Date of Award
Doctor of Philosophy (PhD)
Aerospace Engineering Sciences
The ability to automatically generate large-area land-use/land-cover (LU/LC) classification maps from very-high spatial resolution (VHR) satellite data is dependent on two capabilities: (1) the ability to create a data model able to accurately classify satellite data into the appropriate surface types and (2) the ability to apply this model to the multiple images necessary to create a large-area VHR mosaic. This research describes methods for improving these capabilities by leveraging the unique characteristics of VHR in-track and composite multi-angle data. It is shown that new features can be extracted from both in-track and composite multi-angle data in order to improve classification performance. These features encode information extracted from the spatial and spectral variations of the multi-angle data, such as spectral fluctuation with view-angle and pixel height. This additional knowledge provides the capability to both improve image classification performance (29% in the demonstrated experiments) and include urban LU/LC classes, such as bridges, high-volume highways, and parking lots, that are normally difficult to identify in multispectral urban data. Additionally, methods that apply a multispectral classification model across multiple images (model portability) are also explored using the simplifying test cases of in-track and composite multi-angle data. The in-track results show that the portability of a multispectral model can be improved from no portability (losing all classification capability when applying the model across the multi-angle images) to a 10% reduction in kappa coefficient across the sequence of in-track images when physically based image normalization techniques are appropriately applied. The additional noise of seasonality limits the portability performance in the composite multi-angle sequence to an approximate reduction in kappa coefficient of 20% in the best cases.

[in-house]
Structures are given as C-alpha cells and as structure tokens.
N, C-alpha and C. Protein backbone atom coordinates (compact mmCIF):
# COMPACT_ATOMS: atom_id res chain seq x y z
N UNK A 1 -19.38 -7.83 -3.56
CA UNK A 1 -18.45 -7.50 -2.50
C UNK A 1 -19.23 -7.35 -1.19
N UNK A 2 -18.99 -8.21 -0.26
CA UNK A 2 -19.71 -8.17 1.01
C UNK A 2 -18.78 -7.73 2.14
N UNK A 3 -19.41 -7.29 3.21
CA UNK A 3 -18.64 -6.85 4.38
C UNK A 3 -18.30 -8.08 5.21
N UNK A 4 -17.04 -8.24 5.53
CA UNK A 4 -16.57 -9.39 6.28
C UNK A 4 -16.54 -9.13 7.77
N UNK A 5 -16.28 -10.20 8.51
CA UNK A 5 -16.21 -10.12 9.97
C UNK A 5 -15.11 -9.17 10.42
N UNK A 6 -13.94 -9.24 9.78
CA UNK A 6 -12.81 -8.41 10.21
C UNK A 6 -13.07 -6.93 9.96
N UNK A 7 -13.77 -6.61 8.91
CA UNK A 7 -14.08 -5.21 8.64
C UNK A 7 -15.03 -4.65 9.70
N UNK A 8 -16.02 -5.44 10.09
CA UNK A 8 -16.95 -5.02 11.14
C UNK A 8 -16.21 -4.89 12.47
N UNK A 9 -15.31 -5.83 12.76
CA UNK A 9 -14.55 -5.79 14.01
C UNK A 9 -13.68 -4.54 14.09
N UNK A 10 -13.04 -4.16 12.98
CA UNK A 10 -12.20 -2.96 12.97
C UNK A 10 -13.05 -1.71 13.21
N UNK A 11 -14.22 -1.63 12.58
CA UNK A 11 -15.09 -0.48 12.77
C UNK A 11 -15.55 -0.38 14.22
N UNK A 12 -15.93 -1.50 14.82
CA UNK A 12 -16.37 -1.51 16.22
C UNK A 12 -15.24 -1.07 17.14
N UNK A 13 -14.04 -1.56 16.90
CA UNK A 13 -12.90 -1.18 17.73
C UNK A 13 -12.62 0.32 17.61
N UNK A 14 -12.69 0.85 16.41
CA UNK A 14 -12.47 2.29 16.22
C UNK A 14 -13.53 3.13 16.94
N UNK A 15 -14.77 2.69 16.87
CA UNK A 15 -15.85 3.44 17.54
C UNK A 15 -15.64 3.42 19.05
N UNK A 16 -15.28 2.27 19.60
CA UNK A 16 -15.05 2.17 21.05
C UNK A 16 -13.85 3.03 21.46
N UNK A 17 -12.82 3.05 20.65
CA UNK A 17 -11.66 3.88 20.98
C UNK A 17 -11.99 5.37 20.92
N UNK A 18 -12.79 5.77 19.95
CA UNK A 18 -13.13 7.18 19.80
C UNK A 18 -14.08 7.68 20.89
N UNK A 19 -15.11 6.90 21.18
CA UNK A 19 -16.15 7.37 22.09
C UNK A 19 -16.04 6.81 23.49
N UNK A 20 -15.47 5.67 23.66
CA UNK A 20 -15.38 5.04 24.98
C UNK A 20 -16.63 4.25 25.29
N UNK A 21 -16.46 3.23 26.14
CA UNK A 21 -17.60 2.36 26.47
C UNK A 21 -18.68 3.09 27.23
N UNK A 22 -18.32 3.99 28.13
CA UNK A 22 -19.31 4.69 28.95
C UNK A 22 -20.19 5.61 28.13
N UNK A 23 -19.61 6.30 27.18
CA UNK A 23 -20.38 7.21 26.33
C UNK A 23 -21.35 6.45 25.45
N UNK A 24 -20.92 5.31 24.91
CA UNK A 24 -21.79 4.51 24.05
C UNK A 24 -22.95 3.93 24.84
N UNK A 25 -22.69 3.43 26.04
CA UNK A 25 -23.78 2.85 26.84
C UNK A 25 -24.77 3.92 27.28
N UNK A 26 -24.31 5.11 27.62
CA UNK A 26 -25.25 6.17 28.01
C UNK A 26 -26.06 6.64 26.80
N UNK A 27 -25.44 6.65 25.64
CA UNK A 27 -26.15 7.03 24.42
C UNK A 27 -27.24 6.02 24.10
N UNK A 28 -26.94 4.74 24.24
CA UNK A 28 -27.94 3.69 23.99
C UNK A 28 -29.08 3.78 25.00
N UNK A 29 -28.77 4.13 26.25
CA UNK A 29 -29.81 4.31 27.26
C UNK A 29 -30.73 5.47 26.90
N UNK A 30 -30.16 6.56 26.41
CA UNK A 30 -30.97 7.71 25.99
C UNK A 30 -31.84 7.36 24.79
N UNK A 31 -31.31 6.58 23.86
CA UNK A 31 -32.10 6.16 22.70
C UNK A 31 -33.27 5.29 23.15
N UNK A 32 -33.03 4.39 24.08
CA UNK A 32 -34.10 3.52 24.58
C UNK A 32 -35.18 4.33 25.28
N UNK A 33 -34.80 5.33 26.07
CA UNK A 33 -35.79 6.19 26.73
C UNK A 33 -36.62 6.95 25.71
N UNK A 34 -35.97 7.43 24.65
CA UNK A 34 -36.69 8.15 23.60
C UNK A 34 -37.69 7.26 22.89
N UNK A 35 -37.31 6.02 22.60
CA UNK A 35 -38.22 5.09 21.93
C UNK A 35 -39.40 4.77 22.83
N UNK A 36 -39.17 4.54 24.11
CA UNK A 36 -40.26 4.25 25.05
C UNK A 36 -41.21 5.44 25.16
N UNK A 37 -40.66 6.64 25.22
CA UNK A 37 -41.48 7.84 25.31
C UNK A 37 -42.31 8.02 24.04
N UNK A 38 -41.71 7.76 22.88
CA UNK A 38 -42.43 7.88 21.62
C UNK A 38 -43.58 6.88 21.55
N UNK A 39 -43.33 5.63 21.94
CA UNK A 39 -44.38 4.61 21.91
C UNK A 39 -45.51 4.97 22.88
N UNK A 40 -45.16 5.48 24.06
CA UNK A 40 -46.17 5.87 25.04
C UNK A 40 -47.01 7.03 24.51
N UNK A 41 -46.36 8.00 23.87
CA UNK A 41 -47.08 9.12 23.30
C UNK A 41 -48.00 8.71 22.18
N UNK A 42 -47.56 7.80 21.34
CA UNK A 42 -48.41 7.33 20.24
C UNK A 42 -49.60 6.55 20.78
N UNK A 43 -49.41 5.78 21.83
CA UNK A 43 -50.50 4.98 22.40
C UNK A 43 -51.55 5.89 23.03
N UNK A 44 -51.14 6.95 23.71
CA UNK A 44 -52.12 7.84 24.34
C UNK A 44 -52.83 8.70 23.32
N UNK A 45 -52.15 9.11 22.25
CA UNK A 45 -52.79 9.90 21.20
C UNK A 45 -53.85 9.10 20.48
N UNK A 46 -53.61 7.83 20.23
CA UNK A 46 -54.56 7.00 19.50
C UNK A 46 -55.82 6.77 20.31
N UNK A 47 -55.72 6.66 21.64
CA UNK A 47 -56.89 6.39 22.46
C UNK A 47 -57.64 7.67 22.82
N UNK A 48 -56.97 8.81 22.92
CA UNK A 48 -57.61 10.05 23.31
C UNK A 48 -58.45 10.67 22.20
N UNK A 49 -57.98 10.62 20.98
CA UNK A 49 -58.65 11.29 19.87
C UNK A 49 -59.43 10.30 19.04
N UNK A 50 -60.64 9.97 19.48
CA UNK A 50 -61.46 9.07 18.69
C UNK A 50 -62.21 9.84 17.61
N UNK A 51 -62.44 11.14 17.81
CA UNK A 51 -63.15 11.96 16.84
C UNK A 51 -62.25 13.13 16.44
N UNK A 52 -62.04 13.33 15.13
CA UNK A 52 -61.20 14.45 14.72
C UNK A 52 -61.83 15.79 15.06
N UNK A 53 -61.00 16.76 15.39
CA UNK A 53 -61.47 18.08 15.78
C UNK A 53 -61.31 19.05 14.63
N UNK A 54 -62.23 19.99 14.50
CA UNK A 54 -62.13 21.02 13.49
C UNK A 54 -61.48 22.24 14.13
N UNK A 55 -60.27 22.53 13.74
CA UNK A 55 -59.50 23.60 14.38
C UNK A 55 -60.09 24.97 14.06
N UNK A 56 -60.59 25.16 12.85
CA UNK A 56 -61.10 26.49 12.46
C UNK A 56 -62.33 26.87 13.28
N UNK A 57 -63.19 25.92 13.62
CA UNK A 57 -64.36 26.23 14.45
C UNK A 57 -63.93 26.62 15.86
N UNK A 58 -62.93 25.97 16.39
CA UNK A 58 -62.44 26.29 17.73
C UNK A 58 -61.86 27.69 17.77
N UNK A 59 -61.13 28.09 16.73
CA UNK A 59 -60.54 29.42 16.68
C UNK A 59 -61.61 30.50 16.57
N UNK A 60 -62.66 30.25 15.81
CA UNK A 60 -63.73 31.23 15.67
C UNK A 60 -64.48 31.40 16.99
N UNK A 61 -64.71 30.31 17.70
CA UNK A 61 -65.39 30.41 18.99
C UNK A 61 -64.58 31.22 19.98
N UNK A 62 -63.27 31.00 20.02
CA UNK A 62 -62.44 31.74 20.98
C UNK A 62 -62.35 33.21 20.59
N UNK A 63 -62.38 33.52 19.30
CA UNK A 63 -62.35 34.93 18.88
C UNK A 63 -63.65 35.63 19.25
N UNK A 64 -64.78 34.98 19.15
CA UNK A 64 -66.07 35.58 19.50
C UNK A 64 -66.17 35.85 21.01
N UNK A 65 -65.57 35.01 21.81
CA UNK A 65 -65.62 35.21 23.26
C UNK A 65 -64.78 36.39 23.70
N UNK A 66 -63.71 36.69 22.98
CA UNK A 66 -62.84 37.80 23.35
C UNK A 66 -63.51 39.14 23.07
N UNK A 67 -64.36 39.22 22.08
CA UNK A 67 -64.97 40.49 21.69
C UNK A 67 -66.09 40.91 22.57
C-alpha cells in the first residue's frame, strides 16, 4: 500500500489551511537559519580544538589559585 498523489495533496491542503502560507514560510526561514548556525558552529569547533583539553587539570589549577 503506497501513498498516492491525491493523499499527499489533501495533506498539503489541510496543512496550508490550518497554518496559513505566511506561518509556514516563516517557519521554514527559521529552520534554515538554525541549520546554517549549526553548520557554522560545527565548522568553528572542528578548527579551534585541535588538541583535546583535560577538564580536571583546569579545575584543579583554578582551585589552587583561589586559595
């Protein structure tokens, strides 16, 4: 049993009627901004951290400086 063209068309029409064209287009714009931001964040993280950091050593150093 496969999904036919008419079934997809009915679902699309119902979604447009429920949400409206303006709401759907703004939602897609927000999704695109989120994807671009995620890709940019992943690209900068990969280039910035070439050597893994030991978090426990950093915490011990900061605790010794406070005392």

Longbotham, Nathan W., "Urban Image Classification Using Multi-Angle Very-High Resolution Satellite Data" (2012). Aerospace Engineering Sciences Graduate Theses & Dissertations. 61.